What Welsh Surnames Can Tell Us
Welsh surnames can seem quite confusing. Relatively speaking there are few of them, far fewer than in England, for example. But there’s a meaning to the surnames, just as there is in other Celtic countries, and understanding that can help with sorting out any family history – at least to an extent.
Going back a few centuries, in Wales the ability to recite one’s genealogy going back several generations (or far more) was quite common, something not seen so much anywhere these days.
Why So Few Surnames?There’s no deep mystery behind the fact that there are few surnames in Wales. It all comes about because, in the days before fixed surnames (which arrived later in Wales than in England), a man would be referred to by ‘ap’ meaning ‘the son of’ (actually a contraction of ‘mab’) followed by his father’s name. This patronymic style would move on from generation to generation.
So there would be David ap Owen (both names given in English spellings – in Welsh if would be Dafydd ap Owain), as an example. When the fixed surname came into being, that would have become trimmed to David Powen, and speech would gradually have altered the surname to Bowen. This wasn’t a universal change. David ap Owen could just as easily have ended up as David Owens – a simple ‘s’ on the end signifying the surname. These methods, and the fact that few Christian names were in use, is the reason for the relative paucity of surname variations. By far the most common surname in Wales is Jones. This comes from the name ‘John,’ once extremely common in the country.
How Names Were AnglicisedFor several hundred years England and Wales enjoyed a rocky relationship. It wasn’t until 1536 and the Act of Union between the two countries that England took effective legislative control of Wales. That Act stipulated that all the official records had to be kept in English. As the English ran the bureaucracy, that meant that many Welsh names became Anglicised, whether they liked it or not, as this made them easier to pronounce and write. From this, Dde ended up as Dee, to offer just one of many instances.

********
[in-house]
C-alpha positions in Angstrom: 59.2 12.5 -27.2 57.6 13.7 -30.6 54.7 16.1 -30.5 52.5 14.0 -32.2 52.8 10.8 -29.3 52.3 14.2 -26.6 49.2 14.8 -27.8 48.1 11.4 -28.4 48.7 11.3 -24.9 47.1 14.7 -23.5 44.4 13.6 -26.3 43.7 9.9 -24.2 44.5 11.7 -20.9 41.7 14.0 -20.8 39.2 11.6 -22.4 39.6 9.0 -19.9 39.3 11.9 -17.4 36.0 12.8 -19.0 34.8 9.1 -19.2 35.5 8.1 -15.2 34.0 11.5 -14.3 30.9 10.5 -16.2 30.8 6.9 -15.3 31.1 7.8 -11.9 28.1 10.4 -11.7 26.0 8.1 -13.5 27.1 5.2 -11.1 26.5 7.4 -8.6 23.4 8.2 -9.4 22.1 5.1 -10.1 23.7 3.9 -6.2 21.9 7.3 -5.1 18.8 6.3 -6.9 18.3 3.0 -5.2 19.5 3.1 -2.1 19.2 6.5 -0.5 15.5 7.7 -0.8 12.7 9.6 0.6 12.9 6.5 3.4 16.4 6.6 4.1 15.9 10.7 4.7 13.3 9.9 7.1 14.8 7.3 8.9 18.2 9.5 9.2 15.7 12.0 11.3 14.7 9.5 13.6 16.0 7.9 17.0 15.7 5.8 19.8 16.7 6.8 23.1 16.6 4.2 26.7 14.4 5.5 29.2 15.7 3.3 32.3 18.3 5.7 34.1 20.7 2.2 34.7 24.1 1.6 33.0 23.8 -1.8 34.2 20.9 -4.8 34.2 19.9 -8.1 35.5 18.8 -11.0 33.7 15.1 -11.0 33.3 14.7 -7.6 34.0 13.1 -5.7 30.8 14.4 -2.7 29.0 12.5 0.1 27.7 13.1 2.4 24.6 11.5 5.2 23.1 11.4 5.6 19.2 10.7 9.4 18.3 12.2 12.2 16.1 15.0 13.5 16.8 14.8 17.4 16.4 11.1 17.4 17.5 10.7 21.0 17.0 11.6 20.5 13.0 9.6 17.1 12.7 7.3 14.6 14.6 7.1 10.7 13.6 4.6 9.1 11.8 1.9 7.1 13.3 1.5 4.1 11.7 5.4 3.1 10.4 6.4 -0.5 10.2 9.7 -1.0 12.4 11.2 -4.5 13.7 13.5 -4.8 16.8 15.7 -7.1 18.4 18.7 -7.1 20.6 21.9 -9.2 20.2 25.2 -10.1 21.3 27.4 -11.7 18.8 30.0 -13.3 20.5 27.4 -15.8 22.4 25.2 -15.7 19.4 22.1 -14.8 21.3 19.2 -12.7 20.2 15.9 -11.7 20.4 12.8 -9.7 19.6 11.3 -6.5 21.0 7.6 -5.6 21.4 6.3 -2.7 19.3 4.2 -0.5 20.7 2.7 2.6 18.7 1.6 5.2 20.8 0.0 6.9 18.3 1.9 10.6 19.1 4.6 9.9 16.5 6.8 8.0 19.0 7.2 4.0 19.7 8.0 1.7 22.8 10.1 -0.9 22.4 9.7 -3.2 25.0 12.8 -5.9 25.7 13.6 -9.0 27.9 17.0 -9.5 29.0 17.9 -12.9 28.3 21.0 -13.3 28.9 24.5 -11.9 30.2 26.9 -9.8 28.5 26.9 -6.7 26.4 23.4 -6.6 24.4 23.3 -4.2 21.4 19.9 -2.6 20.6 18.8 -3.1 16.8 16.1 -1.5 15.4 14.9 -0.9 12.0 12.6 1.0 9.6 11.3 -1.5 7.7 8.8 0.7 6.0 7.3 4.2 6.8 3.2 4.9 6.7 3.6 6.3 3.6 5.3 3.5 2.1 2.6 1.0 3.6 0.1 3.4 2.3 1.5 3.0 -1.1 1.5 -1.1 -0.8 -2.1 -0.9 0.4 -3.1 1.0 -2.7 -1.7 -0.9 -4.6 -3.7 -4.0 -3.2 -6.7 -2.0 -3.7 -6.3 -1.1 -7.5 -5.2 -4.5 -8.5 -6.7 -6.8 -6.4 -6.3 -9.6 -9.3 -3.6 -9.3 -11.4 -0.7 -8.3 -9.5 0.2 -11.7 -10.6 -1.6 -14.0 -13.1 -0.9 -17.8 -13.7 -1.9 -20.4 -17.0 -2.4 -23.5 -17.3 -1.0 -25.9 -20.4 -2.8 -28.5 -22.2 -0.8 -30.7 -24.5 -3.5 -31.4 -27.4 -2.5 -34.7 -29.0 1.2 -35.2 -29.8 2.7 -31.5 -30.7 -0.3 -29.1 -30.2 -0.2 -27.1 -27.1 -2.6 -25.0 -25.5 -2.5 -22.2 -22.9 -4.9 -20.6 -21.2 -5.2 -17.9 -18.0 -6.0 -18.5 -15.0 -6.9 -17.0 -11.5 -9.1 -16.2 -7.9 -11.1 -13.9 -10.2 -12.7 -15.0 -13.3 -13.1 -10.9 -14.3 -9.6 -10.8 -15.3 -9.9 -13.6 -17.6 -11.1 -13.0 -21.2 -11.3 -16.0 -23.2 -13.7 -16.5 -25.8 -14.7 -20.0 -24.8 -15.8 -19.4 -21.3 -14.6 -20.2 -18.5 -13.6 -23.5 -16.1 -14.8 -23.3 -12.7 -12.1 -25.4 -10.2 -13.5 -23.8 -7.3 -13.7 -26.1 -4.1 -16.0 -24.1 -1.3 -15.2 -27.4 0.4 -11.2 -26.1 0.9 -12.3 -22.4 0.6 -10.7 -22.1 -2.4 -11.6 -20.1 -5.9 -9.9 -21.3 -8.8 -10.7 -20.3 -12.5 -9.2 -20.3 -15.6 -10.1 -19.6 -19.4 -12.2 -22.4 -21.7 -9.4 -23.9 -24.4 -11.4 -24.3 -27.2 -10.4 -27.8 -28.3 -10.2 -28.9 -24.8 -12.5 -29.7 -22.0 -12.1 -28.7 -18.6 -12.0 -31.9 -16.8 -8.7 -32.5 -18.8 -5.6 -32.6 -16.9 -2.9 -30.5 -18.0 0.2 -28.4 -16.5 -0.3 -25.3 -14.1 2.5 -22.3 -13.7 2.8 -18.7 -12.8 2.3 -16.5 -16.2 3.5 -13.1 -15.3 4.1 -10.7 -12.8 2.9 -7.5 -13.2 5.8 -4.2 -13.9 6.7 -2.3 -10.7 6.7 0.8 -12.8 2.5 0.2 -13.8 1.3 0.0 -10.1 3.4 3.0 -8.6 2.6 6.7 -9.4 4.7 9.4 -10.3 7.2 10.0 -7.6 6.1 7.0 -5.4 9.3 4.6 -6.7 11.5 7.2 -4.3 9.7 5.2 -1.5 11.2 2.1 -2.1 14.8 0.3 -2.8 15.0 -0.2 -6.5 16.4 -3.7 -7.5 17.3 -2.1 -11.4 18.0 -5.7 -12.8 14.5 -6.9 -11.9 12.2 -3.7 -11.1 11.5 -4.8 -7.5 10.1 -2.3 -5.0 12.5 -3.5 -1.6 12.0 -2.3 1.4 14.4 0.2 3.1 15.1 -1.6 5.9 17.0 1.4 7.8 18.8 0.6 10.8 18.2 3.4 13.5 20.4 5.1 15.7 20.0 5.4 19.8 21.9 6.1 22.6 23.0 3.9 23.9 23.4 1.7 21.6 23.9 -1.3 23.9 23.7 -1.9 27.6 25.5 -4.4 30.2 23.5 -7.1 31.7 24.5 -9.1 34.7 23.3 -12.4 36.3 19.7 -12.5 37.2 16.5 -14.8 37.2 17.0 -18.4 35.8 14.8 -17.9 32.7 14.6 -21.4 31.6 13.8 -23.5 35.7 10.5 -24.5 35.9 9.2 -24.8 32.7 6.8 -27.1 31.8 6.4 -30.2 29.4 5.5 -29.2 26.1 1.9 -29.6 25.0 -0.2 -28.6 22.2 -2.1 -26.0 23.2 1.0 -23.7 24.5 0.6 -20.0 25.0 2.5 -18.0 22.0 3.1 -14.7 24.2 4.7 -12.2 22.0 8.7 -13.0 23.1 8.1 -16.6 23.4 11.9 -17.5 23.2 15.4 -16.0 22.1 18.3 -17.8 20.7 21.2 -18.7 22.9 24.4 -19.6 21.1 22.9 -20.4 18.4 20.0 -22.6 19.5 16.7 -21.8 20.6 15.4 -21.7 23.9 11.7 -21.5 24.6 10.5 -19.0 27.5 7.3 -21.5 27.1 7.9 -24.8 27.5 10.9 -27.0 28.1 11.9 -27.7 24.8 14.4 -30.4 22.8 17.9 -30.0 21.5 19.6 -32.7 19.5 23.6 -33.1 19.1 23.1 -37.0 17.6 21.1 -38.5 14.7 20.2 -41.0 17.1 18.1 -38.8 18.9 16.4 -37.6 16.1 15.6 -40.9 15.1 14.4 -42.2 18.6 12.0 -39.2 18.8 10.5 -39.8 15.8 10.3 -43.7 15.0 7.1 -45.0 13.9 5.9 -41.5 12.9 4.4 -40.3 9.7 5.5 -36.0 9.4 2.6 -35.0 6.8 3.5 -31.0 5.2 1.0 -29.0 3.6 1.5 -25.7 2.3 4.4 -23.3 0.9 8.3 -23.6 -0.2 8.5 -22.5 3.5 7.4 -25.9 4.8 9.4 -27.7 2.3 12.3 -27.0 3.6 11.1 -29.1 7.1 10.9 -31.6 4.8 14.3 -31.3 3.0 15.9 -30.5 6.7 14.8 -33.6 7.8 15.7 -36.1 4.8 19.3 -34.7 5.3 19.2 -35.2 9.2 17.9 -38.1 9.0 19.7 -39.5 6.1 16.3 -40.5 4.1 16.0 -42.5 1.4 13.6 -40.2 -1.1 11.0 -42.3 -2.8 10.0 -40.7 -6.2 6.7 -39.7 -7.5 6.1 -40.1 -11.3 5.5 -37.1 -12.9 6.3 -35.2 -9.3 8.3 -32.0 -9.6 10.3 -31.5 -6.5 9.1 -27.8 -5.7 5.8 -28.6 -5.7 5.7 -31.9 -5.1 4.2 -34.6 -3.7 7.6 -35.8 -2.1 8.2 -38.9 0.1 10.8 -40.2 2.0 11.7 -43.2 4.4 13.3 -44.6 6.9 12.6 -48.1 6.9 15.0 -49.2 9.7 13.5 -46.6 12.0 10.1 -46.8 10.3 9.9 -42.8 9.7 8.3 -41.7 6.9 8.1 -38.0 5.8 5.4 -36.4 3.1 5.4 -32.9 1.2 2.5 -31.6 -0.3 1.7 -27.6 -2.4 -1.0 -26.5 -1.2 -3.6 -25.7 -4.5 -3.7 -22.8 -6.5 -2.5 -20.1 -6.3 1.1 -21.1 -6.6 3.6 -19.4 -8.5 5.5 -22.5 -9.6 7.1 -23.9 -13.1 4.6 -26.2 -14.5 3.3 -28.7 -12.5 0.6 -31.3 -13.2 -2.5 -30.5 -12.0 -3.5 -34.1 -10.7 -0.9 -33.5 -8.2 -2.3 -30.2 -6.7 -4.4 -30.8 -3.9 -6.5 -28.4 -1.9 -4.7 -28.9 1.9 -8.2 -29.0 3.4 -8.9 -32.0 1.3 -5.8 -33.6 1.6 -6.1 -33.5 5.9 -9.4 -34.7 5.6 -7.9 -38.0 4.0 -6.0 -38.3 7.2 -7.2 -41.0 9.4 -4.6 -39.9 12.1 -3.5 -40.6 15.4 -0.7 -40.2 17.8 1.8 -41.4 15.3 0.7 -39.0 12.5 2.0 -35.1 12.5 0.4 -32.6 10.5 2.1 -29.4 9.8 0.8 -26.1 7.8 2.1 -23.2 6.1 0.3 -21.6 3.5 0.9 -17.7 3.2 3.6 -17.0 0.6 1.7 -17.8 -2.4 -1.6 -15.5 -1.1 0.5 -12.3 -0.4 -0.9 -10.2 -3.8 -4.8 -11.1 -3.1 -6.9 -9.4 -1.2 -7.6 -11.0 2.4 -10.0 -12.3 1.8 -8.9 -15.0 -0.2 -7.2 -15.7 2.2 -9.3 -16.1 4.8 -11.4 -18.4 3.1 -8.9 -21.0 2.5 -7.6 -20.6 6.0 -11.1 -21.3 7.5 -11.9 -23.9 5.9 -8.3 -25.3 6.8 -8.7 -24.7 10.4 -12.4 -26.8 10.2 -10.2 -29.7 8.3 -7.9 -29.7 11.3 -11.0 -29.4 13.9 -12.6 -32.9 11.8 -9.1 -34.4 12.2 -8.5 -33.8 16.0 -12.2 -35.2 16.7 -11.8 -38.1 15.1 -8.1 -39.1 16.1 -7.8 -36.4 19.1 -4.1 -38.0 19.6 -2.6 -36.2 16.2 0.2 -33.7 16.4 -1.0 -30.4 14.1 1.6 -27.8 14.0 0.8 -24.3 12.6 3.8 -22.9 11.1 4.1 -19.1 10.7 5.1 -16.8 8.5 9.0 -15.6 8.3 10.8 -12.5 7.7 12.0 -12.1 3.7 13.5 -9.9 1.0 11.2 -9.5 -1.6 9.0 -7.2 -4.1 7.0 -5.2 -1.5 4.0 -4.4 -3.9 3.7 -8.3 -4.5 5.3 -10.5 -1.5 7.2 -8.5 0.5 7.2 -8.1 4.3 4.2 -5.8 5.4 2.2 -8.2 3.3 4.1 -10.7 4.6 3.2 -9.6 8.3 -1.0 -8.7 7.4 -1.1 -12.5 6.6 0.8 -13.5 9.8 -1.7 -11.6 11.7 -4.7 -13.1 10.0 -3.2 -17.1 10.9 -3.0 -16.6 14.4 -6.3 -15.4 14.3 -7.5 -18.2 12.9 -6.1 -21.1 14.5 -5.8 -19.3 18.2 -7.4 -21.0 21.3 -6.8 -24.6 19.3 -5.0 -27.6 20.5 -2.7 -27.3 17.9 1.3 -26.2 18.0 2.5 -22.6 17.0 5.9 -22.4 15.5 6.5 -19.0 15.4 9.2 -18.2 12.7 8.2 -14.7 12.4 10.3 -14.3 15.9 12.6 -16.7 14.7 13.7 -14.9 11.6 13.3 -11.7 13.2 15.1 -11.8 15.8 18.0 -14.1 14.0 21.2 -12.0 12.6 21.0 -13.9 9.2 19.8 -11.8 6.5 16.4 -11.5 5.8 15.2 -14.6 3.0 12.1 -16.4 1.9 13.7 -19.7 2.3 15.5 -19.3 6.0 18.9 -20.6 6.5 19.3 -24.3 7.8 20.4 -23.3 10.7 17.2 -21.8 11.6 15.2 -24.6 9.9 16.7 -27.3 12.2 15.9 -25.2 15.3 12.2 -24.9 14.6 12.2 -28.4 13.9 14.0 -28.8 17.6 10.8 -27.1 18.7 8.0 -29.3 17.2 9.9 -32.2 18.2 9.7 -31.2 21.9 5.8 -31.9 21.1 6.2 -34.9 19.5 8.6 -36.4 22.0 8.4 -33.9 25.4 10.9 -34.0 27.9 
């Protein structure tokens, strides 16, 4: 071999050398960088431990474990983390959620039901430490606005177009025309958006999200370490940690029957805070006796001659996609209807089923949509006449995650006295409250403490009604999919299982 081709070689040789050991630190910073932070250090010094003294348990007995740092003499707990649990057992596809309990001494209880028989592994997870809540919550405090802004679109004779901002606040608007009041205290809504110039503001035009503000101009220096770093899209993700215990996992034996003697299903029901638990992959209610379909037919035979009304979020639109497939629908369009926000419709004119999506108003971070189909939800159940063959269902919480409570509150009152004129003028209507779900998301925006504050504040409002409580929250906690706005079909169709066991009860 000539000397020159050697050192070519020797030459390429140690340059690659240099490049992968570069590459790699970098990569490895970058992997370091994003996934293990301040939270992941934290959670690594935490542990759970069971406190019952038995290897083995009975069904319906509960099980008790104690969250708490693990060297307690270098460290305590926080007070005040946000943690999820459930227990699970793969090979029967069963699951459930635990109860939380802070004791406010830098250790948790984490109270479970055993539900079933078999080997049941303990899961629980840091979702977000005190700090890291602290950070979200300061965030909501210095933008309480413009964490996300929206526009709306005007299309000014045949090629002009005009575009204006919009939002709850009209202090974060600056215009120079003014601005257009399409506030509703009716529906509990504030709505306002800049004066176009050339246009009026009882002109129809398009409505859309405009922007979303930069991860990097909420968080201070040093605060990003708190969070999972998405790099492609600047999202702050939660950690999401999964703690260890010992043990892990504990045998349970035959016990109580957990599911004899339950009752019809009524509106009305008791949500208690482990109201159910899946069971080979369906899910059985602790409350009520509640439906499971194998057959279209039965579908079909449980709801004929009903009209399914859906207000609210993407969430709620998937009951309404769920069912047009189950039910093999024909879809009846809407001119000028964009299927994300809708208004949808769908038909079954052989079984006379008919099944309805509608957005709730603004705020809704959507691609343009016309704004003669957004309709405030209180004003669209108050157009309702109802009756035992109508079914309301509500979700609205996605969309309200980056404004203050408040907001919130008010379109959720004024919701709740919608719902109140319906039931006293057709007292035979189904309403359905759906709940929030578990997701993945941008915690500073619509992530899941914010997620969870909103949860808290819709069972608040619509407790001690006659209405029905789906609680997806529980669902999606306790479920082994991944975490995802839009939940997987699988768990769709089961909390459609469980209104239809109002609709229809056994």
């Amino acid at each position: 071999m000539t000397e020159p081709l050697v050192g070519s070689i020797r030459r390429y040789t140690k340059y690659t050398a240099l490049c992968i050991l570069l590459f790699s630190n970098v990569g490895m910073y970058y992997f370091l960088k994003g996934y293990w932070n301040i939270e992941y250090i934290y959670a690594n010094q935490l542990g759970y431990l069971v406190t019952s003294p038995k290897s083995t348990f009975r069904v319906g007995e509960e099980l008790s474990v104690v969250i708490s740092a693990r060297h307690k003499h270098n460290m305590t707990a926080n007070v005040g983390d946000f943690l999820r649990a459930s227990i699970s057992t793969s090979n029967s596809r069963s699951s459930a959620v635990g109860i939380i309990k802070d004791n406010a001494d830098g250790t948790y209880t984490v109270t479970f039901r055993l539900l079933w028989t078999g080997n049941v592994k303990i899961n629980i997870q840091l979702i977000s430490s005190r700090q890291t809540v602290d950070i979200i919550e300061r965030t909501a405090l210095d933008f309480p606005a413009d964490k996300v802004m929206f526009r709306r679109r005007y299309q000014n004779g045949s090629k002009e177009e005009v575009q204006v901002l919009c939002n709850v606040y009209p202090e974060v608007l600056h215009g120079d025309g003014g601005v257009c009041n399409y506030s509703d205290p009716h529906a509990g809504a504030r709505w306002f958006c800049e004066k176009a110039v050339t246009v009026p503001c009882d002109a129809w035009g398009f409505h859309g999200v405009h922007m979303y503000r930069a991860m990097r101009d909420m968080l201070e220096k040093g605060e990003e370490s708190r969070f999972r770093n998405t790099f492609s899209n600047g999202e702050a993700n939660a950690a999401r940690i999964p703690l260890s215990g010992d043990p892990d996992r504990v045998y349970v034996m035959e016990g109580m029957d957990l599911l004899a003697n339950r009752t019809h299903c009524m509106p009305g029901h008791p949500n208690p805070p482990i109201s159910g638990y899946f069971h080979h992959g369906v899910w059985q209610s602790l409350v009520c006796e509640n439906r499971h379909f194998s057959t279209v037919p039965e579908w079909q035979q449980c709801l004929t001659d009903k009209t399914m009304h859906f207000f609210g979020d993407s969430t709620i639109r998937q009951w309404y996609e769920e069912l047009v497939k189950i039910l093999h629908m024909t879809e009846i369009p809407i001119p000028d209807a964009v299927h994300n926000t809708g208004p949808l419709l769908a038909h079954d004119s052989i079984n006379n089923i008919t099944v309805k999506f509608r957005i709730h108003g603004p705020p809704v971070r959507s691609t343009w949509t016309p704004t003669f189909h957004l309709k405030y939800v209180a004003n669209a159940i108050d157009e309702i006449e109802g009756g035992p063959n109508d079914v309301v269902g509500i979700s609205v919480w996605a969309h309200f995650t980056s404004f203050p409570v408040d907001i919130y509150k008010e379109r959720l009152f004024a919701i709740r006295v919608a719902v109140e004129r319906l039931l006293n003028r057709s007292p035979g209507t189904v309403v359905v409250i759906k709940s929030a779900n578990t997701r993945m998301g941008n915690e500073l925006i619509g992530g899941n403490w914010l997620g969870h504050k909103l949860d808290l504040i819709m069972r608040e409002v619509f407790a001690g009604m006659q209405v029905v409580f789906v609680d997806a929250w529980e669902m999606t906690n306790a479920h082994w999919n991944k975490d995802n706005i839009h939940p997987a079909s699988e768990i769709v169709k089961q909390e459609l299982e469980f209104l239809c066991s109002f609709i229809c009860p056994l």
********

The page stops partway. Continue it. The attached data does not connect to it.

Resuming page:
The Anglicisation also meant, eventually, a more standard spelling for the surnames, which proved to be useful – at least for those keeping the records, even if it was imposed on the real owners of the names.
Other SurnamesOf course, there’s much greater variety than this in the country among surnames, and others derive from different sources, much as they do in England, where people take their names from places, trades, or specific features that might once have been family traits. Names have been given like this throughout history, often as nicknames (they were common in Viking times, as an example, with Eric the Red or Eric Bloodaxe).
It’s because of this, and the ways the names have been altered over the years, that we have Welsh surnames like Lloyd, which originally meant grey-brown, or Vaughan (also Vaughn), which comes from the word for younger.
It wasn’t until 1837, when there was a centralisation of civil records, that the process of Anglicising Welsh surnames became complete and the standardisation finalised.
Female NamesJust as a boy would be ‘the son of’ so a girl would be known as ‘ferch,’ meaning ‘the daughter of.’ You’d find, for example, Rhiannon ferch Rhys – Rhiannon the daughter of Rhys. It would always be the father’s name that was given.
When a woman married she kept her name, at least until surnames became standardised, as there was simply no surname for her to take. Once there were established surnames that remained the same from generation to generation it became commonplace for her to take on the husband’s surname.